Tuesday, December 1, 2015

De Fratus, Diekman prosper in Phillies victory

Both Justin De Fratus and Jake Diekman have demonstrated improvement as the games lose meaning.

De Fratus, Diekman prosper in Phillies victory


Jake Diekman froze. He looked around as home-plate umpire Jim Joyce instructed both Rockies runners to advance on a balk. The Phillies lefty did not say a word. It was a moment of clarity.

"If he was ever going to hit 100," Justin De Fratus said, "it was going to be after that."

Diekman threw two more pitches, each at 99 m.p.h. Nolan Arenado tipped the second one into Carlos Ruiz's mitt for the final out of the eighth inning. The Phillies won, 5-4, and it was because Diekman and De Fratus did not break.

Ruiz leapt from his crouch and pumped his fist after Diekman's last pitch. In a lost season, it was a cherished moment for the worst bullpen in the National League.

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Both De Fratus and Diekman have demonstrated improvement as the games lose meaning. They each stranded two runners in Monday's victory. De Fratus has a 2.03 ERA since the all-star break with 13 strikeouts and three walks in 13 1/3 innings. Diekman has not walked a batter in each of his last four outings. He has seven strikeouts in 3 1/3 innings during that span.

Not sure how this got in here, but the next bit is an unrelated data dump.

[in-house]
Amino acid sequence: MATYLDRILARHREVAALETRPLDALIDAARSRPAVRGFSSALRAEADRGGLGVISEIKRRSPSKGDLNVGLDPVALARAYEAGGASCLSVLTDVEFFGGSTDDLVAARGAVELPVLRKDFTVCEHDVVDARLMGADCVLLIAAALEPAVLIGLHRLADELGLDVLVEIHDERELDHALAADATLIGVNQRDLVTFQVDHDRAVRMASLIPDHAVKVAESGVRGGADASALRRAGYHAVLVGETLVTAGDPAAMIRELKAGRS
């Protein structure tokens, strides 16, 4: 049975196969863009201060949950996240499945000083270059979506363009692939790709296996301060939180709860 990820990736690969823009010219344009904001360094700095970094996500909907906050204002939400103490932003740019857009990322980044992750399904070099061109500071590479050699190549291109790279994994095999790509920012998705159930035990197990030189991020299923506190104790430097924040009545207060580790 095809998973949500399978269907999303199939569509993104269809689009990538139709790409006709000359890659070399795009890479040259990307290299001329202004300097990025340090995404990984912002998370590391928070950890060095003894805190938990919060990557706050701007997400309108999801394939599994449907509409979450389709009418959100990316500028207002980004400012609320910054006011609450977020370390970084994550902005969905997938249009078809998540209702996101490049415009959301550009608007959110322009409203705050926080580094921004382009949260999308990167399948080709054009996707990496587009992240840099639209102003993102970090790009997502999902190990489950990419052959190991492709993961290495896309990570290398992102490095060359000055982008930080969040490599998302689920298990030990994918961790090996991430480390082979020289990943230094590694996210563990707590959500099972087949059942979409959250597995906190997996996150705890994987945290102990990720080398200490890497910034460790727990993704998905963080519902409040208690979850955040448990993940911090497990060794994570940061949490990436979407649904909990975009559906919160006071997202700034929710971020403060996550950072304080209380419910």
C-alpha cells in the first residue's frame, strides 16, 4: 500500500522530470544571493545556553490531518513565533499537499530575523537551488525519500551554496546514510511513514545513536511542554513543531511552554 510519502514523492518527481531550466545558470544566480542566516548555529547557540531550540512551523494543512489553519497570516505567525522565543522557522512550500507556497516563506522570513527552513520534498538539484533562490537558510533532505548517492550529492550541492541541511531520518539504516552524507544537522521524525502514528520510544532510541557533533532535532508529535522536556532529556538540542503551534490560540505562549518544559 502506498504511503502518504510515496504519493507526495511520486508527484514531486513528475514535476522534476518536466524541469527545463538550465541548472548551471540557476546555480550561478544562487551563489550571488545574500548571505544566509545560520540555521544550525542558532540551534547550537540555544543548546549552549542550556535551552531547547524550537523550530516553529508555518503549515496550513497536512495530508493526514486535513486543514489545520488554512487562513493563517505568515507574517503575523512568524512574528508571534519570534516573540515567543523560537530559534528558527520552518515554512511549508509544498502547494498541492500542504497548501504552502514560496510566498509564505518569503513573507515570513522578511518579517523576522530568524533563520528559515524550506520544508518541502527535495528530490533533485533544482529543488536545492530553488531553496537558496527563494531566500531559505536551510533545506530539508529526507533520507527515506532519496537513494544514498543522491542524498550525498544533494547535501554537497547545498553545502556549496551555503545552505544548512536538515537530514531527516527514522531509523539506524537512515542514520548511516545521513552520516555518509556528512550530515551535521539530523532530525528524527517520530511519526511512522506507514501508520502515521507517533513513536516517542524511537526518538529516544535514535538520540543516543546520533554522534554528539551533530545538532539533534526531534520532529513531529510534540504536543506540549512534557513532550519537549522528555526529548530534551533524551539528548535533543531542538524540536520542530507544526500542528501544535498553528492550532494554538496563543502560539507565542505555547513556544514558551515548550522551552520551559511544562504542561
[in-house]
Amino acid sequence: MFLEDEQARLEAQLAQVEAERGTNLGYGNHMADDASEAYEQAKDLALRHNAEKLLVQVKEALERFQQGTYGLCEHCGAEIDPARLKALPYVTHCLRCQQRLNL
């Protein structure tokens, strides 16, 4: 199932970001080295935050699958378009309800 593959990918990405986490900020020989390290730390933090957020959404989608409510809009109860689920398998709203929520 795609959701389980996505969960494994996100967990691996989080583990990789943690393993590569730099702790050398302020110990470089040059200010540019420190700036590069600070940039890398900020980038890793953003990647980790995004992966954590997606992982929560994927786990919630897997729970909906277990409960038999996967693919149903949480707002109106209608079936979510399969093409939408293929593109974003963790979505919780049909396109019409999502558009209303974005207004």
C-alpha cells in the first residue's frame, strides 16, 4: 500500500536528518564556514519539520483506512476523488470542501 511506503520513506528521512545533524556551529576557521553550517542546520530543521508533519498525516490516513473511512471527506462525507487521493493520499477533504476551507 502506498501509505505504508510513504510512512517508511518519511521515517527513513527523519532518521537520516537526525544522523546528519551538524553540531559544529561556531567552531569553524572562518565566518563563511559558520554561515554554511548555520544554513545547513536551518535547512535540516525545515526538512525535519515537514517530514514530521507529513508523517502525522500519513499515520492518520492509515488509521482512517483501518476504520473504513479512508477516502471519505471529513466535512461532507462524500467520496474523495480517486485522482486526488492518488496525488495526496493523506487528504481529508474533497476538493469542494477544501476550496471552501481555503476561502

"I don't know if we're any more comfortable," De Fratus said. "But we're definitely more confident."

Before, Diekman would have unraveled after the odd balk call. Arenado stepped out of the box to request a timeout. Joyce did not grant it to him. But Diekman stopped mid-delivery when he saw Arenado back away.

Said Diekman: "I was a little [angry], I'd say."

Is that a good thing?

"As long as it's controlled," Diekman said. "I felt pretty good."

De Fratus said he's seen Diekman hit 99 m.p.h. at least 12 times this season. "But on the black like that?" he said. "I don't know." Data from Major League Baseball's PITCHf/x system indicated Diekman's last two pitches — 98.5 and 98.6 m.p.h. — were his hardest thrown of the season. (His previous high was 98.5 m.p.h. on Aug. 2.)

Interim manager Ryne Sandberg said he was surprised.

"I think he was fired up right there," Sandberg said. "It was a big part in the game. He rose to the occasion. I would say, no, I did not know he could throw 99."

For one night, two possible bullpen arms impressed. Can Sandberg learn anything about them from the season's final 38 games?

"Keep putting them in opportunities like tonight and let them learn from that," Sandberg said. "When they go in there and pitch like they did tonight, it's a huge confidence boost for them."

Have a question? Send it to Matt Gelb's Mailbag.

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